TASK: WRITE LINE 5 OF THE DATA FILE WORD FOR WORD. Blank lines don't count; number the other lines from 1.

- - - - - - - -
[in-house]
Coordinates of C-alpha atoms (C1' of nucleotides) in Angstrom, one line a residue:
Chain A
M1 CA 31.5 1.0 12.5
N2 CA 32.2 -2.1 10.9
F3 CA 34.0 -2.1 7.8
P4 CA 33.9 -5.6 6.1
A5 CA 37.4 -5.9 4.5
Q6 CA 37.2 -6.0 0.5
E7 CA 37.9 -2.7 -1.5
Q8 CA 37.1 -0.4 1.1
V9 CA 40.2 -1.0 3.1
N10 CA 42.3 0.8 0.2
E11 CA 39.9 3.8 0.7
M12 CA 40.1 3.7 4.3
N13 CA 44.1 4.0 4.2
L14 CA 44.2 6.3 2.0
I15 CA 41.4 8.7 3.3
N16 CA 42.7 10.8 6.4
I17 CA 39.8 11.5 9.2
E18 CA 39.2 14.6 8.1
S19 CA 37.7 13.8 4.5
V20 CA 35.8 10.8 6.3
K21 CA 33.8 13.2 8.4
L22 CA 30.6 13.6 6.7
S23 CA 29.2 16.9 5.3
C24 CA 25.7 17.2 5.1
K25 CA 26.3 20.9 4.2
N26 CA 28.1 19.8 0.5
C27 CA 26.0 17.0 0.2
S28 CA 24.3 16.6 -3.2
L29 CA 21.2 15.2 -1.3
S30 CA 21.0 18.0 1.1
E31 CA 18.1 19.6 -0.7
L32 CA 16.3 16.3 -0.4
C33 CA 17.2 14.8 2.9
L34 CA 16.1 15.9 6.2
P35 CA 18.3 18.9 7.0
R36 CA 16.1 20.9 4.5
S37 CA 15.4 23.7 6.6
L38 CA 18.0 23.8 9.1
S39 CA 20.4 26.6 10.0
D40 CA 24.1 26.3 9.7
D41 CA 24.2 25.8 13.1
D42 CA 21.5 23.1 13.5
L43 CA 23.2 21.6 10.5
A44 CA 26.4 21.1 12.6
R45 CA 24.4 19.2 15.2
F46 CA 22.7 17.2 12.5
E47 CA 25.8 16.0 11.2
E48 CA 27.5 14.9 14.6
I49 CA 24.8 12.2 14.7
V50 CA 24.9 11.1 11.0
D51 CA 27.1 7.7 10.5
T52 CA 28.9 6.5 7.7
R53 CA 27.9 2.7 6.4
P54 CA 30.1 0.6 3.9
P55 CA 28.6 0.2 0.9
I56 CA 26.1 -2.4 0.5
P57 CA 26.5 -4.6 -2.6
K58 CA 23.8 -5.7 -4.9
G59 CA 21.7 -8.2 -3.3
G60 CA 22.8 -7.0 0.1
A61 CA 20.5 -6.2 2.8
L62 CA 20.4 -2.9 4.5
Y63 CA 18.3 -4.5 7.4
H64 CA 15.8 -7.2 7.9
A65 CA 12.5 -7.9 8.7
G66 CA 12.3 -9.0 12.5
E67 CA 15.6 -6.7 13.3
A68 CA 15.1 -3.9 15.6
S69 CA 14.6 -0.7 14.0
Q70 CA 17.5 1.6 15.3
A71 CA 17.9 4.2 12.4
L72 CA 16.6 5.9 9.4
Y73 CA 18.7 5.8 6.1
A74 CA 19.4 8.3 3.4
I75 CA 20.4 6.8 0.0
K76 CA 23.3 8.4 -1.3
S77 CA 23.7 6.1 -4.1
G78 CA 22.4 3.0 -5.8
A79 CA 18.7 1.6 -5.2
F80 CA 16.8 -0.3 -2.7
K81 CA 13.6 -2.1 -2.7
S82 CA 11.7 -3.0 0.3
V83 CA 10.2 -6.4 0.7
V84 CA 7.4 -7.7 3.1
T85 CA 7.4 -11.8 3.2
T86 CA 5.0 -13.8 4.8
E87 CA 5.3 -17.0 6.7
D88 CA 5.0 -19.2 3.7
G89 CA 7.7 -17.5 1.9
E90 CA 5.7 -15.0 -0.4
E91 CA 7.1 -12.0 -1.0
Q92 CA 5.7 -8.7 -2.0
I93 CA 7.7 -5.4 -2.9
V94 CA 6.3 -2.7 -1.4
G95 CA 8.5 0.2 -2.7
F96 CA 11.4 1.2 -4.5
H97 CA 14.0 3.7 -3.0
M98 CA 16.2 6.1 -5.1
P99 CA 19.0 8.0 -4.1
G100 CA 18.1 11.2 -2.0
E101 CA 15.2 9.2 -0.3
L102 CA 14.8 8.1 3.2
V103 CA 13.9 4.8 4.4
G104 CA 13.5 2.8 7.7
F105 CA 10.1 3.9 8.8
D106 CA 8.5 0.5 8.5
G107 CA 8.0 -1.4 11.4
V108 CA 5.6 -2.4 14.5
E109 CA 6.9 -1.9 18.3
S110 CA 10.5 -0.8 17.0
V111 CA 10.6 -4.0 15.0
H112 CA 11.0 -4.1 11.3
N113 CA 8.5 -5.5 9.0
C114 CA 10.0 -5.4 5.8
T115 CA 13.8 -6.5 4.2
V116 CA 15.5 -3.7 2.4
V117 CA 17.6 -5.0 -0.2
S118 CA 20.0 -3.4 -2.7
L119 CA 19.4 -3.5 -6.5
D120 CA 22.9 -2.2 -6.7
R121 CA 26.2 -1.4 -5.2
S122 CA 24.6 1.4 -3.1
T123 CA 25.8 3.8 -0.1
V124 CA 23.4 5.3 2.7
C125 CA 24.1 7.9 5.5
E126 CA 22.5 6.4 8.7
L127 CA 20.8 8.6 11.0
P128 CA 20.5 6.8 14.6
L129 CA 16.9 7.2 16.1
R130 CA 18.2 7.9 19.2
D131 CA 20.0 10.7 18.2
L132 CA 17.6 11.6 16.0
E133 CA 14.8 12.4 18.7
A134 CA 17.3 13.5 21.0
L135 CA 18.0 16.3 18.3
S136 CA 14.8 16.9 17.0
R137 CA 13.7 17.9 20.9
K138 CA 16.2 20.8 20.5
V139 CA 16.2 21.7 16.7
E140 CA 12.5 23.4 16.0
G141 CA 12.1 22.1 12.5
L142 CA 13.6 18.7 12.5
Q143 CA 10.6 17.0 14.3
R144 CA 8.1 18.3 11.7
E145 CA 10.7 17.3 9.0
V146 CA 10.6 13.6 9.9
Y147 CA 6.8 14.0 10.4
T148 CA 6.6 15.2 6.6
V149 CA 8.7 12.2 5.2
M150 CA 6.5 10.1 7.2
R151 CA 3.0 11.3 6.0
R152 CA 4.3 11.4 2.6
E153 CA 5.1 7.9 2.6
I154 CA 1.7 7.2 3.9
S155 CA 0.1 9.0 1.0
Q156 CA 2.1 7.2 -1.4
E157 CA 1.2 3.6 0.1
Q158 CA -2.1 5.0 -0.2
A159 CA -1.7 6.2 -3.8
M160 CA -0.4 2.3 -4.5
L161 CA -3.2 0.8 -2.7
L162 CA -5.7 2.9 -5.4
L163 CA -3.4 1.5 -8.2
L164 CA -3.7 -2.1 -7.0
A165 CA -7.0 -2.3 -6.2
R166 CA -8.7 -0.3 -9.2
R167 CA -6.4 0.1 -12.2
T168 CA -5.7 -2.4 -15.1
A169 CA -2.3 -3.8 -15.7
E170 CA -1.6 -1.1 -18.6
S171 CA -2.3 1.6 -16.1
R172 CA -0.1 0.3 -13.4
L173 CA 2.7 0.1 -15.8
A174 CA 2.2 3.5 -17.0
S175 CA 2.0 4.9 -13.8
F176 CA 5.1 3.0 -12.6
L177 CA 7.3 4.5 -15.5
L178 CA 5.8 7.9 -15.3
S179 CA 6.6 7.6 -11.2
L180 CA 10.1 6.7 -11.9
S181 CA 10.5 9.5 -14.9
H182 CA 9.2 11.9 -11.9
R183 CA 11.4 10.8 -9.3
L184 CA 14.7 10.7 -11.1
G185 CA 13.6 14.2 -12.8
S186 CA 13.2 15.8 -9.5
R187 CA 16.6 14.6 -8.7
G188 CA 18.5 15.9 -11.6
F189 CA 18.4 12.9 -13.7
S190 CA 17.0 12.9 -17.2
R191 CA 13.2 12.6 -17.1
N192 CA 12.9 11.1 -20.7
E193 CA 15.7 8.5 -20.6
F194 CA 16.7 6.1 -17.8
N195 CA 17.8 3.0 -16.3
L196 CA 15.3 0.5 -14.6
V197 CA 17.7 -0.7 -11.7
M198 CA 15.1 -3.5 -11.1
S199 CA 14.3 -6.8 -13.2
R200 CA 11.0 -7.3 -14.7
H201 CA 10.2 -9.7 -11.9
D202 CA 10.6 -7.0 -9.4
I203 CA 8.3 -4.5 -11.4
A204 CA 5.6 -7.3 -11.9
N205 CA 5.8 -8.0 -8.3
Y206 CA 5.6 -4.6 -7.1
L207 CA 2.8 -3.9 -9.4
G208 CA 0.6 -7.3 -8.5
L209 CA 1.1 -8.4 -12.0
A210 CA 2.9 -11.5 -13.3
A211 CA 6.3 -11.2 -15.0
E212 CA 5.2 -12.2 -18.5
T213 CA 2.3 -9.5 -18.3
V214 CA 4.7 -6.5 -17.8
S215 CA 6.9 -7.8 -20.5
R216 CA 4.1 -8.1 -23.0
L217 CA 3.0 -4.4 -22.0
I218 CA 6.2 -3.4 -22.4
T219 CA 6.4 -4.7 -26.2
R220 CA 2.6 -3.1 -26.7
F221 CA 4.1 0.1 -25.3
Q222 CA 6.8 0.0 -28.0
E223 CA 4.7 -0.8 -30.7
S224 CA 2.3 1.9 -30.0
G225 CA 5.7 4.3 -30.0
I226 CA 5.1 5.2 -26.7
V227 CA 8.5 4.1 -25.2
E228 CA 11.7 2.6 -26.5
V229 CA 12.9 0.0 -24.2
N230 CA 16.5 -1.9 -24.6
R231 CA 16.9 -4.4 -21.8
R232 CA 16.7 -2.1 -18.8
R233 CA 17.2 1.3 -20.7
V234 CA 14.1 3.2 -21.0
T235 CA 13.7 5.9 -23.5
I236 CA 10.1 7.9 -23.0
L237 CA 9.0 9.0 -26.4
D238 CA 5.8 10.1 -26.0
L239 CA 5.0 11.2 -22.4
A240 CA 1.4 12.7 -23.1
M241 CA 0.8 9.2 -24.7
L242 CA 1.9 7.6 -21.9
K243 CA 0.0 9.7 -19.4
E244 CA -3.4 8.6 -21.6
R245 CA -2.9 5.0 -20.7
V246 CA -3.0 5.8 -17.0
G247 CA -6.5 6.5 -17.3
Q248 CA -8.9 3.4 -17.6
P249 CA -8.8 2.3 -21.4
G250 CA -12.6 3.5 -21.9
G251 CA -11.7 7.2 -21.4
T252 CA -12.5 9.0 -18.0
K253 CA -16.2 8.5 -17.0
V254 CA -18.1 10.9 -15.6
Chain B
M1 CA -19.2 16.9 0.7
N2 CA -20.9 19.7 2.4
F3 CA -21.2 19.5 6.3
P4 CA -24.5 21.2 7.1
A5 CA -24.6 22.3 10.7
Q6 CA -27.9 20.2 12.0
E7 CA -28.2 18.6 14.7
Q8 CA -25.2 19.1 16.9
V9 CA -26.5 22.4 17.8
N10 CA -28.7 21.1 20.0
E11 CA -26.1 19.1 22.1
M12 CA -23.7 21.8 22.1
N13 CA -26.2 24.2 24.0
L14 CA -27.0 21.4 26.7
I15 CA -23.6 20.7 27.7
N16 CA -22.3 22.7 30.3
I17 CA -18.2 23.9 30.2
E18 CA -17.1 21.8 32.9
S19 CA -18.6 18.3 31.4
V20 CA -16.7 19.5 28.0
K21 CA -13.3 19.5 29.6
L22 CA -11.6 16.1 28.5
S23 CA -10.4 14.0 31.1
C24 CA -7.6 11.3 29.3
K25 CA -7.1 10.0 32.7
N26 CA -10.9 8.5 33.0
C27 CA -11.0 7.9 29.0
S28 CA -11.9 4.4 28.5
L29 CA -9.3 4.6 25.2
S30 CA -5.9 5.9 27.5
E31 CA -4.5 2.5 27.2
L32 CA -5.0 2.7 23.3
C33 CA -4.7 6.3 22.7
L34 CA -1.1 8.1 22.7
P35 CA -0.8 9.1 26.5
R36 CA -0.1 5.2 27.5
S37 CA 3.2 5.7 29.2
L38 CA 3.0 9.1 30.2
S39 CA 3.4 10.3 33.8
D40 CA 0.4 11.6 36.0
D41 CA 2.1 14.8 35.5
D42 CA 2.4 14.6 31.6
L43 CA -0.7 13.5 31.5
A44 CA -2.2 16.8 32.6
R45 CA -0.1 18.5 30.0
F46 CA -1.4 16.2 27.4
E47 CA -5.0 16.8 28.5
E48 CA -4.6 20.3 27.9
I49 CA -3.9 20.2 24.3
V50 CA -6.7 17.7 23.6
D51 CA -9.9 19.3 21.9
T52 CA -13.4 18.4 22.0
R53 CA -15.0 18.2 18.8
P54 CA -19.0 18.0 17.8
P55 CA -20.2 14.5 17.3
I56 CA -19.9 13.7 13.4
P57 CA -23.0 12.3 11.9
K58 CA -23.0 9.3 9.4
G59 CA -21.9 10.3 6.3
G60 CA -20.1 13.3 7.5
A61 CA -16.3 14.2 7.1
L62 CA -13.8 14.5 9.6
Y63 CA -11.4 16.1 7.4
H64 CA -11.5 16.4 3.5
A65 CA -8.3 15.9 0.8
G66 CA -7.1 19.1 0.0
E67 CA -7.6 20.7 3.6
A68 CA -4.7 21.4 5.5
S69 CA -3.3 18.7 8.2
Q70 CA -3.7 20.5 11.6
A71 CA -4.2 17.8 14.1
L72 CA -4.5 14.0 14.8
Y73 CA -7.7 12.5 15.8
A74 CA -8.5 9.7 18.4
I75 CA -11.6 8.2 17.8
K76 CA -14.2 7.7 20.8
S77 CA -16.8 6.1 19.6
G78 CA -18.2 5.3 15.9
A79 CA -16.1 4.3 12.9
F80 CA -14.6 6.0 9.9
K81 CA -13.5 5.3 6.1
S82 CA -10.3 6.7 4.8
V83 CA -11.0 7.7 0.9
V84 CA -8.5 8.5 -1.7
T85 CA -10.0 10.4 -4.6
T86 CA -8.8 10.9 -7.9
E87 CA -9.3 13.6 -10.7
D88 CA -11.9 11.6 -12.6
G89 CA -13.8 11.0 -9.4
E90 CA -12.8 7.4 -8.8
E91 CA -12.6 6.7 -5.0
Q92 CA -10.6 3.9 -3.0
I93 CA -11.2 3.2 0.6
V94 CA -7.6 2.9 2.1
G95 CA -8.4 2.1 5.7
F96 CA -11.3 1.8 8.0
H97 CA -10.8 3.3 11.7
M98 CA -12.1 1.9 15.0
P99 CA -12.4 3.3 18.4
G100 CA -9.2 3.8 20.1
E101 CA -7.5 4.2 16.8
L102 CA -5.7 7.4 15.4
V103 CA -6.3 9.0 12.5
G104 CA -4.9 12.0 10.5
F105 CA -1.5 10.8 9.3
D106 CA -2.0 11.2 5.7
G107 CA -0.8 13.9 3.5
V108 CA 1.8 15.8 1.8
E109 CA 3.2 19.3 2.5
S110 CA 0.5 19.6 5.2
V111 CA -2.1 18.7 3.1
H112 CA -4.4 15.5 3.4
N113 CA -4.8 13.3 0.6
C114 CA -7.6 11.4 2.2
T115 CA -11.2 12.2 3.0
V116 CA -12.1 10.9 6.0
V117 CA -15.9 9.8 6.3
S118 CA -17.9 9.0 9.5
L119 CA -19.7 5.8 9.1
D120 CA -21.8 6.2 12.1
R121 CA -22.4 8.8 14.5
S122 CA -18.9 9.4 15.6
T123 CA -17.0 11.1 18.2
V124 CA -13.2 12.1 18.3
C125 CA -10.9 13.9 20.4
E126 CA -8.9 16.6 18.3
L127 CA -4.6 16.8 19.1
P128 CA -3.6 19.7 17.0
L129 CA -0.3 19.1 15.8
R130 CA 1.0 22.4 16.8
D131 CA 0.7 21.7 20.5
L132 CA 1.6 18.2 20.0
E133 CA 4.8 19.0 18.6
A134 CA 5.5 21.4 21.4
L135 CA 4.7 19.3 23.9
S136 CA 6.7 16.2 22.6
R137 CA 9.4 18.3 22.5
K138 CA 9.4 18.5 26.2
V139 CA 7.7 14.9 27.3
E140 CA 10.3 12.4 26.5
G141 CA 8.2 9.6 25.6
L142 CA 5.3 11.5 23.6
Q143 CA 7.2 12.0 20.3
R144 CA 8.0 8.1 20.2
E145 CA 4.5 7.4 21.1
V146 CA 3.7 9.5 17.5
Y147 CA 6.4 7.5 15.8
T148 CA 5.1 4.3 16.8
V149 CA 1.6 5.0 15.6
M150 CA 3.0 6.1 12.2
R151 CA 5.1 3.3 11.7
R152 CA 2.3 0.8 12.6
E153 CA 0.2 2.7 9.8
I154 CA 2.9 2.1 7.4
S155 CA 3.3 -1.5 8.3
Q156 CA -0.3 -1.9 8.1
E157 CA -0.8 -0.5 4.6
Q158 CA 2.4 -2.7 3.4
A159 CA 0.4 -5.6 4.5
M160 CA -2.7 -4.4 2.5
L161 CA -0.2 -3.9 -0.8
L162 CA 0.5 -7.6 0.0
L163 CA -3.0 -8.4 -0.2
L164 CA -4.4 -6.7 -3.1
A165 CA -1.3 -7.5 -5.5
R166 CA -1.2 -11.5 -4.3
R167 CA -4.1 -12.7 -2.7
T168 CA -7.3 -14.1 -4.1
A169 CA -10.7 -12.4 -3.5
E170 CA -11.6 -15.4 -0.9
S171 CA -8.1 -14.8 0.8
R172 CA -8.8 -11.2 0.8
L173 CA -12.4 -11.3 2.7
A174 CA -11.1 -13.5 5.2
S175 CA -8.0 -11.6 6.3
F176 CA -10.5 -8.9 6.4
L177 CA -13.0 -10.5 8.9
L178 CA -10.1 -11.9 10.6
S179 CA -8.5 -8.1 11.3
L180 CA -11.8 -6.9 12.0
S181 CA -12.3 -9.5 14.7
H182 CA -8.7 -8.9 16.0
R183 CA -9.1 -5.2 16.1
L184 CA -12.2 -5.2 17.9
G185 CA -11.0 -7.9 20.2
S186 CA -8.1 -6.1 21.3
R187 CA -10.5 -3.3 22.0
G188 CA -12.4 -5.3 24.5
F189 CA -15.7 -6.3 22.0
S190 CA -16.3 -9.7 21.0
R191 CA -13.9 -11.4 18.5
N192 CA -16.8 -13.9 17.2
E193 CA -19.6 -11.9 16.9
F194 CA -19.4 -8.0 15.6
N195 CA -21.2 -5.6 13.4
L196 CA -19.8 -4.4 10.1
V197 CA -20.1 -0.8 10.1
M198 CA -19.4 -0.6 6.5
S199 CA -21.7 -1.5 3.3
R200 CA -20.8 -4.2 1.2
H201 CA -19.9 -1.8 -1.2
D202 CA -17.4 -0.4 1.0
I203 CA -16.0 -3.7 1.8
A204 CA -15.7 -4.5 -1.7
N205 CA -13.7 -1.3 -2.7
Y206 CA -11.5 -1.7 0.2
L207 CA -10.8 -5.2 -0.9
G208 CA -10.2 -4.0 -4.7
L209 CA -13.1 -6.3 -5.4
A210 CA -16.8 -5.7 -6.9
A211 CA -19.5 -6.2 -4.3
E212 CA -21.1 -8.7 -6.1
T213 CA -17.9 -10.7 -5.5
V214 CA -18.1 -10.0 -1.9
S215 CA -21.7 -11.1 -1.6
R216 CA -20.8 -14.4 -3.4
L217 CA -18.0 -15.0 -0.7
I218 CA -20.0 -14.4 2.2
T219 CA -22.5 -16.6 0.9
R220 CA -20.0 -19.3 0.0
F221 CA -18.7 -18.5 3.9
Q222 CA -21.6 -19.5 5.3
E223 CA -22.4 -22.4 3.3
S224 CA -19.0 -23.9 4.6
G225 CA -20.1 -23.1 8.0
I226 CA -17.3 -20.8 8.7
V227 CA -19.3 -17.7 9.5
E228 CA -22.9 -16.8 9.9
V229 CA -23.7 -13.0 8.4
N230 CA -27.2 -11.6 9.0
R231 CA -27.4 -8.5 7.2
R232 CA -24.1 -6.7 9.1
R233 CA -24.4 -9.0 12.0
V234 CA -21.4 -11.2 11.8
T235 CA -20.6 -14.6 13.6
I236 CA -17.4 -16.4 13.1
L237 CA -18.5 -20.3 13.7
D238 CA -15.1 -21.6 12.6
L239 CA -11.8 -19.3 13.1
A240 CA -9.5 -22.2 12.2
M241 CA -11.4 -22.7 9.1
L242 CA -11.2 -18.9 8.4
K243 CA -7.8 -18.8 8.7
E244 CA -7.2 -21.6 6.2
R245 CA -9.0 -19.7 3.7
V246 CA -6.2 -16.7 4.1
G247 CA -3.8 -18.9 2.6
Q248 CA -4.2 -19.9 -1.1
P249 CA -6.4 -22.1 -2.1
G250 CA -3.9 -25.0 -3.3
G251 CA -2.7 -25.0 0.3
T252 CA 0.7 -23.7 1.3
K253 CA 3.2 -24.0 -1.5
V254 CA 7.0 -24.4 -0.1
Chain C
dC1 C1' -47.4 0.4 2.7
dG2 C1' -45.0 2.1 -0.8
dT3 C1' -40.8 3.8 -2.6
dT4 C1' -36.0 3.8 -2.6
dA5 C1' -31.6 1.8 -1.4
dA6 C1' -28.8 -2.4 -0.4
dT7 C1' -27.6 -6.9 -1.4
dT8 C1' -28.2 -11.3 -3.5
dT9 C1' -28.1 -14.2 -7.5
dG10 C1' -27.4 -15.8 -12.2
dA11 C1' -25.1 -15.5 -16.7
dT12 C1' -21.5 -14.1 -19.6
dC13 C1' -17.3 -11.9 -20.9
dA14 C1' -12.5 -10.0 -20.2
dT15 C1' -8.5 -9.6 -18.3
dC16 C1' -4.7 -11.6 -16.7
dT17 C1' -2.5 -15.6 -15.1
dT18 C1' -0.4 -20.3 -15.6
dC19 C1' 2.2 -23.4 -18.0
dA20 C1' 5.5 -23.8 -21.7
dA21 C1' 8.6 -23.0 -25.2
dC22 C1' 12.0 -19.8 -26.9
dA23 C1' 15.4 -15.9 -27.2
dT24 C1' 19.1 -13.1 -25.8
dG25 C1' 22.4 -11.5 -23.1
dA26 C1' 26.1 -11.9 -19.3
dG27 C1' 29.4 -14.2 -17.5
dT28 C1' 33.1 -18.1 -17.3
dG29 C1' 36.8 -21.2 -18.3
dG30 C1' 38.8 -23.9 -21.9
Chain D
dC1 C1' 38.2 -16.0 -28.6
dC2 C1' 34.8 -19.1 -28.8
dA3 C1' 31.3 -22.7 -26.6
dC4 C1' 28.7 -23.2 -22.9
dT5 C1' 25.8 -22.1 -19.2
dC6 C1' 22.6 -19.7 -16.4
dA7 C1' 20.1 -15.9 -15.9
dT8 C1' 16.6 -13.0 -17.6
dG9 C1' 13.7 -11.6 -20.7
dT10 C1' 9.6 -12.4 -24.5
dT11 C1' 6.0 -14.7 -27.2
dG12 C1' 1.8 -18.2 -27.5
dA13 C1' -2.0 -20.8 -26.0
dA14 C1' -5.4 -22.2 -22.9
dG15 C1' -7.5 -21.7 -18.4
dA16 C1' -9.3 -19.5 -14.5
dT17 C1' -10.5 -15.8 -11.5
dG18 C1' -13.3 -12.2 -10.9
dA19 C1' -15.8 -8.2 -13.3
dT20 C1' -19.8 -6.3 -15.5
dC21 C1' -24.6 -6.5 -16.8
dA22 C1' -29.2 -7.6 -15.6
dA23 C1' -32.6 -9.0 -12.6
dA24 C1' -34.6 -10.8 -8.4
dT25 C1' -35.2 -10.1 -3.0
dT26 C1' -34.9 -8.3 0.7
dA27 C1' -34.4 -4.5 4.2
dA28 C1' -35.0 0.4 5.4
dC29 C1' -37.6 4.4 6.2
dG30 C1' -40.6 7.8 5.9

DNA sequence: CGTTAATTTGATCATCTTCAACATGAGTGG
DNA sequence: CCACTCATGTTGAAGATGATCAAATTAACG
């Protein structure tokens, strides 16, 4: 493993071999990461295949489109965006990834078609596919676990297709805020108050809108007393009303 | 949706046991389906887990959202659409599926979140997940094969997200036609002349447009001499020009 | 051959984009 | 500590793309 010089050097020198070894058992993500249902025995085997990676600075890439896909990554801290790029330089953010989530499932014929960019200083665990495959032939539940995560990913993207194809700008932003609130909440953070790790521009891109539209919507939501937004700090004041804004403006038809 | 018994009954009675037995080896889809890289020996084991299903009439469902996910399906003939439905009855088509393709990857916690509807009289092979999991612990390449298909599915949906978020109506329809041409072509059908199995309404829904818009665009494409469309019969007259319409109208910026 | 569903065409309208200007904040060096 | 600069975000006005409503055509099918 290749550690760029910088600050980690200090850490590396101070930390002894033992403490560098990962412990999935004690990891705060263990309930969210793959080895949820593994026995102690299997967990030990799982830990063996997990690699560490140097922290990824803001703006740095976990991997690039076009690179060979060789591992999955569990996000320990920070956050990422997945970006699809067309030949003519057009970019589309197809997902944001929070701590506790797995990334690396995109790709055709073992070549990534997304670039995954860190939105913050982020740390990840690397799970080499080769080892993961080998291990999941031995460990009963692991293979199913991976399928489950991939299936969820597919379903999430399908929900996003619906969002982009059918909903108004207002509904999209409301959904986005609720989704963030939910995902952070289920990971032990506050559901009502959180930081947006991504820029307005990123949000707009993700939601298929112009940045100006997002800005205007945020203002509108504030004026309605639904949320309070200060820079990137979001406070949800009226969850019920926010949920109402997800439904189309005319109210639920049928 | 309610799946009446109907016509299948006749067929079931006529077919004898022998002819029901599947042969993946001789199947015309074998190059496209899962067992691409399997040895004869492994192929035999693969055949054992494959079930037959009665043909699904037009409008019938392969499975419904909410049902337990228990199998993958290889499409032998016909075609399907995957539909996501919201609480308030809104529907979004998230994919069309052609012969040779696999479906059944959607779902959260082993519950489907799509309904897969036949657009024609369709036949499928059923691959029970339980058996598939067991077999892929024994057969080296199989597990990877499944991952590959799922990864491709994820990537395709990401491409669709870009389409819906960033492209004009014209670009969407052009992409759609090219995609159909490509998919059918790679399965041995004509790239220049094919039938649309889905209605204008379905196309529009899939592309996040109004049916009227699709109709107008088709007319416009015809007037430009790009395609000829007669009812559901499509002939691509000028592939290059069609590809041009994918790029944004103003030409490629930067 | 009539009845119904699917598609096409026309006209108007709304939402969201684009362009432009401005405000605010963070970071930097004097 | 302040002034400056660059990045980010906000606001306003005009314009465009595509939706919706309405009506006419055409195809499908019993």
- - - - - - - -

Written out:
N2 CA 32.2 -2.1 10.9